Ben Barba to fight lifetime ban

first_imgThe fallen NRL star presented himself to Mackay police and was charged with two counts of public nuisance over an incident at the Townsville casino in January.The former Dally M Medallist will appear in Townsville Magistrates Court on March 22.Barba reportedly will not face domestic violence-related charges because his partner Ainslie Currie has not made a complaint.Barba was sacked by NRL club North Queensland without playing a game for the club last month over allegations he was violent towards Currie in the incident.The NRL gave Barba a lifetime ban after viewing CCTV footage of the incident.But Barba’s lawyer Campbell MacCallum claimed on Tuesday he would now attempt to have the ban overturned.”He’s expressed his desire to play football this year,” MacCallum told reporters.”He wants to explore his options in relation to challenging the NRL ban and hopefully play rugby league in some sort of capacity.”I don’t think he’d play NRL but certainly local football, and that’s going to help his focus.”He’s feeling the pressure of the media on him – he’s also feeling the pressure of not being able to play the game that he loves.”It’s certainly pretty distressing for himself and a trying time for his family.”Barba was charged a day after telling a television news crew he had “lost everything” and threatened to “hurt” the reporter.North Queensland coach Paul Green said Cowboys welfare officers would keep in touch with Barba.”Our welfare guys continue to stay in contact with Ben. The club will continue to support him however we can,” he said.Green was not as expansive when told Barba intended to fight the NRL ban.Asked if Barba should be allowed to play again, Green said: “It’s probably not for me to comment.”Besides the two charges, Barba was on Tuesday also banned by Queensland police from entering Townsville’s entertainment precinct for three months.After winning a premiership with Cronulla in 2016, the star fullback copped a 12 game NRL ban for testing positive to cocaine for a second time.He left for stints in French rugby union and the English Super League before being offered a lifeline by the Cowboys, only to be sacked on February 1 over the casino incident.last_img read more

New AASM guideline recommends use of actigraphy for sleep disorders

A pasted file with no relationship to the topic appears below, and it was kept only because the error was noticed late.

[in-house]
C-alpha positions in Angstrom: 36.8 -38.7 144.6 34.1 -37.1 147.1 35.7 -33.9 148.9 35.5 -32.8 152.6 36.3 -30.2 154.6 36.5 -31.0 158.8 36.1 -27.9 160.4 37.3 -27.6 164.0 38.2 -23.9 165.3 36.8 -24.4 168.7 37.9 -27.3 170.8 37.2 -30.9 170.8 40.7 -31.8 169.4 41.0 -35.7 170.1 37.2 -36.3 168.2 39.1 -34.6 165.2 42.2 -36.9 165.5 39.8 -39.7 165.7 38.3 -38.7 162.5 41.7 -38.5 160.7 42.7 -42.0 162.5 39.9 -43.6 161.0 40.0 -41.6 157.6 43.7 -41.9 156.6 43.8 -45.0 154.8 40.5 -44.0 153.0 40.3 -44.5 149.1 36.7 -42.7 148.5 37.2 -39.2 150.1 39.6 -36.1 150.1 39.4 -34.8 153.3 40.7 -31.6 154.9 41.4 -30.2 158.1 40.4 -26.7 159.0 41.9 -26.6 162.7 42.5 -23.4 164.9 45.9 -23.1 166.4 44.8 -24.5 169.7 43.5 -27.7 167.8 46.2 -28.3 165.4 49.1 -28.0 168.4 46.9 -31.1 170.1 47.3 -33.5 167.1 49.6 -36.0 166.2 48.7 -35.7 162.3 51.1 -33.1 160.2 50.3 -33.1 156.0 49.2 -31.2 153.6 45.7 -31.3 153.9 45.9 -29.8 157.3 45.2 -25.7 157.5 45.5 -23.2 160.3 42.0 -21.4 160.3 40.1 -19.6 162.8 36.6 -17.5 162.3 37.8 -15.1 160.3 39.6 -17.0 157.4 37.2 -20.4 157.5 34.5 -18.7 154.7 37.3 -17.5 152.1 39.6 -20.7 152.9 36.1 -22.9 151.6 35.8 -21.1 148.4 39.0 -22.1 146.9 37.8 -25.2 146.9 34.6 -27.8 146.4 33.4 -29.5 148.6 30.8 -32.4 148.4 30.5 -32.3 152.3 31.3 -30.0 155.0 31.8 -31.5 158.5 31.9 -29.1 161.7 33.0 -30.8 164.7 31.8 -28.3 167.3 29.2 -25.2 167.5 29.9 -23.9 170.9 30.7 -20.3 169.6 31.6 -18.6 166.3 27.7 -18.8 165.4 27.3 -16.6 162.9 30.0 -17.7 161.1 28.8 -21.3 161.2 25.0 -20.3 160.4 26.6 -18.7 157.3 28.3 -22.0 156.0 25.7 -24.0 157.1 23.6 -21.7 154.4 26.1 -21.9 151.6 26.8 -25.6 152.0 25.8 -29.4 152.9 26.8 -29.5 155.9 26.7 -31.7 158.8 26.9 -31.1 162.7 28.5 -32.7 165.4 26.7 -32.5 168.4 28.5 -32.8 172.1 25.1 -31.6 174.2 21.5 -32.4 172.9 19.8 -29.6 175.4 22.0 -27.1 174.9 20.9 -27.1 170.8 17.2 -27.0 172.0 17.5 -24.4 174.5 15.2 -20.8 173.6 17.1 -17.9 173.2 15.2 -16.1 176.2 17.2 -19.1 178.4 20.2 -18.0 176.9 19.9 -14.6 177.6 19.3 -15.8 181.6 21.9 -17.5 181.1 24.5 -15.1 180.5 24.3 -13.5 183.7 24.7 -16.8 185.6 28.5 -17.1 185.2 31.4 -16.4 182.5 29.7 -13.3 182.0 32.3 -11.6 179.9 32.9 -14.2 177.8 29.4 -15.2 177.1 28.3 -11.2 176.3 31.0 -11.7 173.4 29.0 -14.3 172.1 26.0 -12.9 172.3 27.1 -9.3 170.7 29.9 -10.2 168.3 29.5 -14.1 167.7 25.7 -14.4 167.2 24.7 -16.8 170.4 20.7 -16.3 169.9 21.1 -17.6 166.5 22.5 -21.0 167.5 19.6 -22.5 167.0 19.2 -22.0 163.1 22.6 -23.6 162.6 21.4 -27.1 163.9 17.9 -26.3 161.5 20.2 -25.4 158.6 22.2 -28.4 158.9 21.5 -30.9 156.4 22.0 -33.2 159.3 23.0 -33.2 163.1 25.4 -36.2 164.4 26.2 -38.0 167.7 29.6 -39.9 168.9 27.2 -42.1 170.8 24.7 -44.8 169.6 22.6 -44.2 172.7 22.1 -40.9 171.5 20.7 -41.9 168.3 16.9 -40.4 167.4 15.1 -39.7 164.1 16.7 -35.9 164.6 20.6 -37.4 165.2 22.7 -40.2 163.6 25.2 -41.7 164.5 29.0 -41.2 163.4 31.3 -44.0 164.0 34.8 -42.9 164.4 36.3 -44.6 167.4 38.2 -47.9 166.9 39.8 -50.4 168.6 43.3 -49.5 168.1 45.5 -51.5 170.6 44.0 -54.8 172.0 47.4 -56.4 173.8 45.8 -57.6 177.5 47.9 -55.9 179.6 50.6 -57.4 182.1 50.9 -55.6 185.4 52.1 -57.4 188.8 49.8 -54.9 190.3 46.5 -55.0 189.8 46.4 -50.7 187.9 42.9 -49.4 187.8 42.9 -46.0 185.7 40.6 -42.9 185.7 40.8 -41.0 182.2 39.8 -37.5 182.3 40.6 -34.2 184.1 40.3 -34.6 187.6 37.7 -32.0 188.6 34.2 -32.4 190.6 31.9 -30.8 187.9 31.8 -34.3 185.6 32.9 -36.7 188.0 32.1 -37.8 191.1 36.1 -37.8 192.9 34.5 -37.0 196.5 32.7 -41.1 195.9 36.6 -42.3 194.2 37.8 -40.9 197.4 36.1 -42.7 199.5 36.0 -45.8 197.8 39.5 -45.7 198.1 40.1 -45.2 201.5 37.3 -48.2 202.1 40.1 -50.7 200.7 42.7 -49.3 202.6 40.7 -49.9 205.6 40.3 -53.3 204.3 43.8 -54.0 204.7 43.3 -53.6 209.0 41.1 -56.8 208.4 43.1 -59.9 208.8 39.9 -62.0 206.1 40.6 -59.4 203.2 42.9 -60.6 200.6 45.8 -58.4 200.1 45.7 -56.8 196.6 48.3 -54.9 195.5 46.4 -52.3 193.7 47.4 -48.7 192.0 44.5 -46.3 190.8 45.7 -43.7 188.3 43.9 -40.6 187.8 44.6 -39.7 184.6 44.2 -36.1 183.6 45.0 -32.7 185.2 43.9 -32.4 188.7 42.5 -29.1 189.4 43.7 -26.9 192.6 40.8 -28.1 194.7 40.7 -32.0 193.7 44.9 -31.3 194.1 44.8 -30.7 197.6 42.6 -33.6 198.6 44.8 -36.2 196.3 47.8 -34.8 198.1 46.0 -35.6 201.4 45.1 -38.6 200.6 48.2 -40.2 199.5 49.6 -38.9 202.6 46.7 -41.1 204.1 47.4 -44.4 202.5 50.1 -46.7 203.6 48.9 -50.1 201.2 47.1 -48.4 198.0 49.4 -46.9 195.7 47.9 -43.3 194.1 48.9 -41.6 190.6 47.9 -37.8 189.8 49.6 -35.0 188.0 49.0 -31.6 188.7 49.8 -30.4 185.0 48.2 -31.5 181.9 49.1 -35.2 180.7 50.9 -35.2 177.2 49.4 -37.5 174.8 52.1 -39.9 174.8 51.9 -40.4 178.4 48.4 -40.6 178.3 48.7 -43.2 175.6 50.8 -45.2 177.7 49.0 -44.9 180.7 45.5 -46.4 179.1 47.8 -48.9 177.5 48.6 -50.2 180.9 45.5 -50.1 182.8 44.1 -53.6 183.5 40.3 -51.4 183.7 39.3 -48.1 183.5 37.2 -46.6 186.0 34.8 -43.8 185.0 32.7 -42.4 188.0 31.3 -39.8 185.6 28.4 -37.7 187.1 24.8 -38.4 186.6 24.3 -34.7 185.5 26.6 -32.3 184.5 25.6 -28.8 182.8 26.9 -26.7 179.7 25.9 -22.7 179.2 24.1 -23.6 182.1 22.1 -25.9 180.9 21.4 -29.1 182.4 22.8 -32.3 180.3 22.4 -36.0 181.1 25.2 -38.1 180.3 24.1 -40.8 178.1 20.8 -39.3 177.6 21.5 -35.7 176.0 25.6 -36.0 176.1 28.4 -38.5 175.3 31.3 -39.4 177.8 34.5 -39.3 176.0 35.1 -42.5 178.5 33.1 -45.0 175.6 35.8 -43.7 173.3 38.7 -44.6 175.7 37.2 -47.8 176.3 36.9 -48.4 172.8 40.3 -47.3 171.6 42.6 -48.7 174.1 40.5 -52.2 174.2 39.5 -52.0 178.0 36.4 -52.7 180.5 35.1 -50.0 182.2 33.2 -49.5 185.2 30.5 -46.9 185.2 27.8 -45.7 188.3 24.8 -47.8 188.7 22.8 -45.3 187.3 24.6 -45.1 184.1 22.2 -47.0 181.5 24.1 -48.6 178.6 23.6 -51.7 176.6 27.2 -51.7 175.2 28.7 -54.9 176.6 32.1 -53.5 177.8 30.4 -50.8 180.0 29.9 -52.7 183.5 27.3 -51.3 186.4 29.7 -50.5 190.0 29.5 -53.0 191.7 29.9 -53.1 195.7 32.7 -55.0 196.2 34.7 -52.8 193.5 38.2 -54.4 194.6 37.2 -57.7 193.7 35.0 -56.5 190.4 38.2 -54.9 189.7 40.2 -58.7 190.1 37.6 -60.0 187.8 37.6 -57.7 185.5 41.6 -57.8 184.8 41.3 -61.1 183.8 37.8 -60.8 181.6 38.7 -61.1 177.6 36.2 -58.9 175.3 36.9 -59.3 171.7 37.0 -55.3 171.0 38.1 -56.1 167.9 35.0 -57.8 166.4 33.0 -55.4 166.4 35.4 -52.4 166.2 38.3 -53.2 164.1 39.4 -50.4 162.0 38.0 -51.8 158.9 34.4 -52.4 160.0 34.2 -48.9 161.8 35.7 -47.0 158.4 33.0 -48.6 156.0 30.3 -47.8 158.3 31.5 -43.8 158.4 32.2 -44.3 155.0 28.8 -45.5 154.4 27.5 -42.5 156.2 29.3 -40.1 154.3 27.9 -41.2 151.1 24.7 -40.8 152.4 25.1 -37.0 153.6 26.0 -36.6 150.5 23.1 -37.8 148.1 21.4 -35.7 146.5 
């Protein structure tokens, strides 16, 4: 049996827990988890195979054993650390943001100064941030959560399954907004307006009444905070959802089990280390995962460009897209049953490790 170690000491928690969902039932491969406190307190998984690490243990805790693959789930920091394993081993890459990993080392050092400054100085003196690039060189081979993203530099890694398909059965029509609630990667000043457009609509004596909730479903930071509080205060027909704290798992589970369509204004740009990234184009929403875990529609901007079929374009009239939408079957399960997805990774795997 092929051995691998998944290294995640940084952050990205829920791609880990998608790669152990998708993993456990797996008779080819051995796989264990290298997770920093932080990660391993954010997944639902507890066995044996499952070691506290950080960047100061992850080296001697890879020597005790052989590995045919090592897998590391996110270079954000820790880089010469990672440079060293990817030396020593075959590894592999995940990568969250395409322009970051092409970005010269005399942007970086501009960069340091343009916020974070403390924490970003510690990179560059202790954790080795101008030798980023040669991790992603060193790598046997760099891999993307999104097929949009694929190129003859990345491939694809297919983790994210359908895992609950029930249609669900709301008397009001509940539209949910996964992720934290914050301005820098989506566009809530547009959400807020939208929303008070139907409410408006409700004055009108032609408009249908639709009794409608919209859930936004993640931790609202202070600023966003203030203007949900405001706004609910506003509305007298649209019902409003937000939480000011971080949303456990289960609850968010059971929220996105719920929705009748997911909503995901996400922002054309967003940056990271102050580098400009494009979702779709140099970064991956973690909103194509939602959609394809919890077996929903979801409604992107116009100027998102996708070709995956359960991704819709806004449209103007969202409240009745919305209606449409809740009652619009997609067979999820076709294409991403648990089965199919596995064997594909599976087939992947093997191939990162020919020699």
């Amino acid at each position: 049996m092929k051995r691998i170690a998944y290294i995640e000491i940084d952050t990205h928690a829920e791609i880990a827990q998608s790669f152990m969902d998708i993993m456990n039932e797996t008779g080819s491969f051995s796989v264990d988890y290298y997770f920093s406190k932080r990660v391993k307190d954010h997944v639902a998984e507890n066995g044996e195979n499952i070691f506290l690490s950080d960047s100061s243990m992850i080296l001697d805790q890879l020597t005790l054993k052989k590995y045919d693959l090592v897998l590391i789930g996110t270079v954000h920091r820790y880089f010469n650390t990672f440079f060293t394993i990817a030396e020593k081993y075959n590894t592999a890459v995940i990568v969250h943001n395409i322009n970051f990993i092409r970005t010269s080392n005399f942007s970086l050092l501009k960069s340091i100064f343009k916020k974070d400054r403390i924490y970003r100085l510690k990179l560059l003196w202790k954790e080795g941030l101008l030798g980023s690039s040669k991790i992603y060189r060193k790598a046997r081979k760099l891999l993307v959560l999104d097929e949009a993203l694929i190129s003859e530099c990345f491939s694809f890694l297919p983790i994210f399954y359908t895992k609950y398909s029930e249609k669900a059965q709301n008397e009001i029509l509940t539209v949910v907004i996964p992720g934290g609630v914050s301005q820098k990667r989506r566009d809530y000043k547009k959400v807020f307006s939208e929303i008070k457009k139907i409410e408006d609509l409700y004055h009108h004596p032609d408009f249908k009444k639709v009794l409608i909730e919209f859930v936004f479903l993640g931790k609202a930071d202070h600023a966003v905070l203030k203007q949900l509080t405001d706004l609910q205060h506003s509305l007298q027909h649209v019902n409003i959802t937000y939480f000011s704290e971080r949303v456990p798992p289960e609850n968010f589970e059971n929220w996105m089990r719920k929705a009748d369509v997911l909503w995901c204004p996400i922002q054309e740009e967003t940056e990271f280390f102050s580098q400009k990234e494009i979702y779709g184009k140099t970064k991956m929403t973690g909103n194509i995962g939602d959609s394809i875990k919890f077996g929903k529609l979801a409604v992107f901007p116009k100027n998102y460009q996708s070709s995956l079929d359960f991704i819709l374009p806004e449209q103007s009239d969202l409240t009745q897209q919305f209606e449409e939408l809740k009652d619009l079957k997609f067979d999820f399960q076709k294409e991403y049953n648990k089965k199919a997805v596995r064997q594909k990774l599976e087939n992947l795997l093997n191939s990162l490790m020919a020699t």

first_imgJul 17 2018Actigraphy can be a useful clinical tool for the evaluation of adult and pediatric patients with suspected sleep disorders, including circadian rhythm sleep-wake disorders, according to a clinical practice guideline from the American Academy of Sleep Medicine (AASM).The guideline, which is published in the July 15 issue of the Journal of Clinical Sleep Medicine, provides recommendations for the use of actigraphy in adult and pediatric patients with suspected or diagnosed sleep disorders or circadian rhythm sleep-wake disorders. It includes seven conditional recommendations describing clinical scenarios in which clinicians can use actigraphy to help them understand a patient’s sleep habits across multiple nights. Additionally, one strong recommendation indicates that clinicians should not use actigraphy in place of electromyography for the diagnosis of periodic limb movement disorder.”Actigraphy is a clinical tool that has an important role in the assessment of certain sleep disorders, especially chronic insomnia and circadian-rhythm sleep-wake disorders,” said lead author Michael T. Smith, MA, PhD, a professor of psychiatry and behavioral sciences at Johns Hopkins School of Medicine in Baltimore. “Actigraphic devices are easy for children and adults to use at home, allowing clinicians to gather objective data across multiple nights to gain a better understanding of a patient’s typical sleep timing and duration.”Related StoriesMore than 936 million people have sleep apnea, ResMed-led analysis revealsSleep decline in one’s 50s, 60s increases risk of Alzheimer’s diseaseSleep disorders in patients with low back pain linked to increased healthcare visits, costsActigraphic devices typically are worn on the wrist or ankle for sleep assessment, and they use an accelerometer to record and integrate the occurrence and degree of limb movement activity over time. Mathematical algorithms are then applied to these data to estimate wakefulness and sleep. Potential benefits of actigraphy include its convenience, relatively low patient burden, longitudinal assessment capability, and relatively low cost.Developed by an expert task force and approved by the AASM board of directors, the guideline updated previously published practice parameters and was based on a systematic literature review, meta-analyses, and assessment of the evidence using the GRADE methodology. A draft of the guideline was previously made available for public comment.The systematic review focused exclusively on clinical grade devices approved by the U.S. Food and Drug Administration. It did not cover consumer wearable devices, mobile apps, or other non-prescription devices directly marketed to consumers, which were the subject of a recently published AASM position statement on consumer sleep technology.”Actigraphy provides useful objective metrics across a variety of sleep-wake disorders in the setting of a comprehensive sleep evaluation at an accredited sleep center,” said AASM President Dr. Douglas Kirsch. “However, it is important to recognize that actigraphy is not a substitute for polysomnography when clinical circumstances require a more detailed evaluation of sleep.”Source: https://aasm.org/actigraphy-guideline-release/last_img read more